I was recently helping someone migrate some virtual machines from VMware to Linux. That is, the virtual machines had been running on top of VMware Workstation, which was running as an application on Windows. The plan was to move the VMs to a Linux platform, taking advantage of the KVM (or Kernel Virtual Machine) support built into the Linux kernel. KVM significantly enhances performance. QEMU (or the Quick Emulator) is the hypervisor or virtual machine monitor, the user-space application controlling the VMs.
We were doing full system emulation on native hardware. That is, the actual hardware was AMD64, and the VM was being presented with a simulated AMD64 platform. We saw a
qemu-kvm process using CPU and memory. That was the hypervisor.
The owner of the virtual machines got a pleasant surprise. It’s the same thing you see in Learning Tree’s Linux virtualization course. The storage can be even more space-efficient than you expect thanks to two layers of technology.
Copy-on-write is an optimization method for storage.
Imagine that several of us are working on a project, and we all need a rather expensive reference book. We could buy one book and share it. If you need to to make notes on a few pages, then you will need to make your own copy of those pages and make your notes there. It’s a large book, most of the pages won’t need to be copied. The total amount of paper or time required will be far less than making a personal copy for each of us. That situation would be a physical analogy to copy-on-write.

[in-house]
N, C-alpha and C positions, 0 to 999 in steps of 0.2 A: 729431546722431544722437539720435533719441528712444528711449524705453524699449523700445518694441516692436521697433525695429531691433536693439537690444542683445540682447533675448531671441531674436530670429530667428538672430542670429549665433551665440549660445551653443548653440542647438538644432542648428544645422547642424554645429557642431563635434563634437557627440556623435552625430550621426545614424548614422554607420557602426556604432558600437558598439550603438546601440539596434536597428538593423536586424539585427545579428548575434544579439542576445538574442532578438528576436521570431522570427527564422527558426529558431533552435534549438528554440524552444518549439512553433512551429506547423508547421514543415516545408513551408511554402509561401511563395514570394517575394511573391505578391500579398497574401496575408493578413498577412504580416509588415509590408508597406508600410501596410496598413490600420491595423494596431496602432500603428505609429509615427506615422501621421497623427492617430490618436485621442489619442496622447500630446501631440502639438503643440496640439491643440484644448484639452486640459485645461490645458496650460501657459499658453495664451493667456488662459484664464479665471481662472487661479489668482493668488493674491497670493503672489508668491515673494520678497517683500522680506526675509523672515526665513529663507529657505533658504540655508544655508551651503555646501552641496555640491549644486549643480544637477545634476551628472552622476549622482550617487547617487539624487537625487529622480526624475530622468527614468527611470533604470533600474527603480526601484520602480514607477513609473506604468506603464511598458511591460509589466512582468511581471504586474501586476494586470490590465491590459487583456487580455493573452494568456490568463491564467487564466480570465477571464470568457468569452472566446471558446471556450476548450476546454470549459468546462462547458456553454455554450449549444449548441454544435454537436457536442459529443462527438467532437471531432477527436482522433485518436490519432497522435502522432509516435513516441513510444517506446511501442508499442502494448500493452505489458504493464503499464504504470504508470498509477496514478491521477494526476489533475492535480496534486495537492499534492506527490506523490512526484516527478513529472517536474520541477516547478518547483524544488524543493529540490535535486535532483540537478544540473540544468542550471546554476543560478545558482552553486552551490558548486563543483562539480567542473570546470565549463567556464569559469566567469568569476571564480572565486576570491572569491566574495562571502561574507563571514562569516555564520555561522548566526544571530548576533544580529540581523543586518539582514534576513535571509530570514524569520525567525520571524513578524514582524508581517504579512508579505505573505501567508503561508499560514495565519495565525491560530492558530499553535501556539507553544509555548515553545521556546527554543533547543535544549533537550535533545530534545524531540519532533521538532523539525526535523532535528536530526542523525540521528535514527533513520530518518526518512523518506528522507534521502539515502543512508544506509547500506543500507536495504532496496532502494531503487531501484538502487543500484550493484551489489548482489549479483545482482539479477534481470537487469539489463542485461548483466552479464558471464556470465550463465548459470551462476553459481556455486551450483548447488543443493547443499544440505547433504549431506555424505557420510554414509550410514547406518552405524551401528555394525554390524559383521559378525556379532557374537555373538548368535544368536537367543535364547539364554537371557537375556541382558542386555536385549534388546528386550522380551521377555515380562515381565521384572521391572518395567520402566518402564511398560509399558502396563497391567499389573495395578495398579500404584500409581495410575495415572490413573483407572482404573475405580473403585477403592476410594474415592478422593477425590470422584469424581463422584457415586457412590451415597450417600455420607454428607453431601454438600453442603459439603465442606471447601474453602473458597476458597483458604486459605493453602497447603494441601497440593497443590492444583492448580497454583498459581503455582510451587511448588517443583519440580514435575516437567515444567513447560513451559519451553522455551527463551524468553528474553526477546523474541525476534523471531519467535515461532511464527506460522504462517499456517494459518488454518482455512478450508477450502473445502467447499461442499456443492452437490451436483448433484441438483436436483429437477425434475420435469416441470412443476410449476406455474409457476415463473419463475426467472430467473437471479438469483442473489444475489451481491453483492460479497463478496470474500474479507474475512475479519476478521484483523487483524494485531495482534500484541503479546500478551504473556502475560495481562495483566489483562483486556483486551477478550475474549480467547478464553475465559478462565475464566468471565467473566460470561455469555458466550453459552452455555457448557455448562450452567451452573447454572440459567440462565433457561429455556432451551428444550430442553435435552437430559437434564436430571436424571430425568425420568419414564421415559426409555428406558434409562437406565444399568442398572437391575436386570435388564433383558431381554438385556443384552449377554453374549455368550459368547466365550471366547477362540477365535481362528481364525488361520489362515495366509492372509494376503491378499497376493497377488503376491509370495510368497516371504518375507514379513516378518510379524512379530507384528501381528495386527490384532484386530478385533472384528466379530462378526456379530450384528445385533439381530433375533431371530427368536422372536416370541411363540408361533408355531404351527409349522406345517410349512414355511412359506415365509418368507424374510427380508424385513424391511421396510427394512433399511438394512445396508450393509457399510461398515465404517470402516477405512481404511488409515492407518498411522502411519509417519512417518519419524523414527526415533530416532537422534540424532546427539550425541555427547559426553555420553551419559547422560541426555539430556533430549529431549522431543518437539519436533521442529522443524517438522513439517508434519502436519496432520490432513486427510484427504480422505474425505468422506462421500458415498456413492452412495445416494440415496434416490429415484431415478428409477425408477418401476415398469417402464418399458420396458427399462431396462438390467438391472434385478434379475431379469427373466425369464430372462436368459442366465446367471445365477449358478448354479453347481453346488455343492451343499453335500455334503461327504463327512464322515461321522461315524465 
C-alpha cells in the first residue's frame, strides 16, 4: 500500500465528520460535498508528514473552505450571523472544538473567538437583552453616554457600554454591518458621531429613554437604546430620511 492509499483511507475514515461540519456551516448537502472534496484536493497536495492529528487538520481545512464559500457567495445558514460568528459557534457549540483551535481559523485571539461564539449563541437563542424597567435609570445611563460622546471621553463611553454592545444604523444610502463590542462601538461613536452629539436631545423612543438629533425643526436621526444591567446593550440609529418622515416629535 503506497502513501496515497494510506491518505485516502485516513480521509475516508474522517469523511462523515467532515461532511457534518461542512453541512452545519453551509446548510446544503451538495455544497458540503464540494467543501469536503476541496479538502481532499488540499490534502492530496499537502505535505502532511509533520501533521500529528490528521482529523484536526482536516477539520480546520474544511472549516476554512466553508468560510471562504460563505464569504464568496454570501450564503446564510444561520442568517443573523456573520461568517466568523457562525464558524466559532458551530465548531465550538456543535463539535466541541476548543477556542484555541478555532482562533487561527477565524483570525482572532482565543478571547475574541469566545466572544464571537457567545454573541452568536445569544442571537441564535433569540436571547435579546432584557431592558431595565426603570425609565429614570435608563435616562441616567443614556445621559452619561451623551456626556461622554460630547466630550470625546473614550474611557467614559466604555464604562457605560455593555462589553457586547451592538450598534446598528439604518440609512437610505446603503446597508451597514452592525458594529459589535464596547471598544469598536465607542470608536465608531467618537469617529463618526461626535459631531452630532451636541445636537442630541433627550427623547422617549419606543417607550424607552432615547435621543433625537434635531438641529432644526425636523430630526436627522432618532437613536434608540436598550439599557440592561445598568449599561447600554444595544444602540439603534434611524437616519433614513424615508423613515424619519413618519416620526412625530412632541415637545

Copy-on-write storage for a virtual disk image can provide for a large potential storage, while only really using what’s needed so far. The QEMU hypervisor supports
qcow2, QEMU Copy-On-Write v2, a second major version that also supports multiple snapshots.
We defined a new VM image, giving it a 16 GB disk. We started the VM with a Debian Linux DVD ISO image attached as its optical drive.
The installation kernel saw the virtual disk image as
/dev/sda, an ordinary SATA or SCSI disk. The installation partitioned the disk, created an Ext4 file system, and installed the operating system. Once done, we rebooted off the virtual disk and checked things out.
df -hT command, we saw that Debian (like most current distributions) prefers UUIDs. The root file system was mounted on a device named
/dev/disk/by-uuid/2162c5f0-32ef-4609-8319-7222cfe0c66f. The interesting part was in the later columns:
Type Size Used Avail Use% Mounted on ext4 16G 2.7G 12G 19% /
We were using
qcow2 so we expected the disk image to be a little over 2.7 GB in size. Let’s go out to the host OS and look:
$ ls -lh total 1.1G -rw-r--r--. 1 qemu qemu 1.1G Jan 7 09:35 image.qcow2
That’s less than half the size of what we’re actually using within the VM! What’s happening? Let’s investigate. I’ve broken the one very long line of output in the second command to keep it readable.
$ file image.qcow2 image.qcow2: QEMU QCOW Image (v2), 17179869184 bytes $ qemu-img check image.qcow2 47732/262144 = 18.21% allocated, \ 96.73% fragmented, \ 95.47% compressed clusters Image end offset: 1170997248
qcow2 uses Zlib compression!
qemu-kvm hypervisor must run all virtual disk I/O through a compression module. But consider the speed advantage the CPU has over mechanical disks.
Compression makes good sense for prototyping. For deployment, a raw image or even a dedicated hardware device might be preferred. You can use the
qemu-img command to convert a
qcow2 virtual disk image into another format.
Check back next time and we’ll look into performance tuning for virtual machines!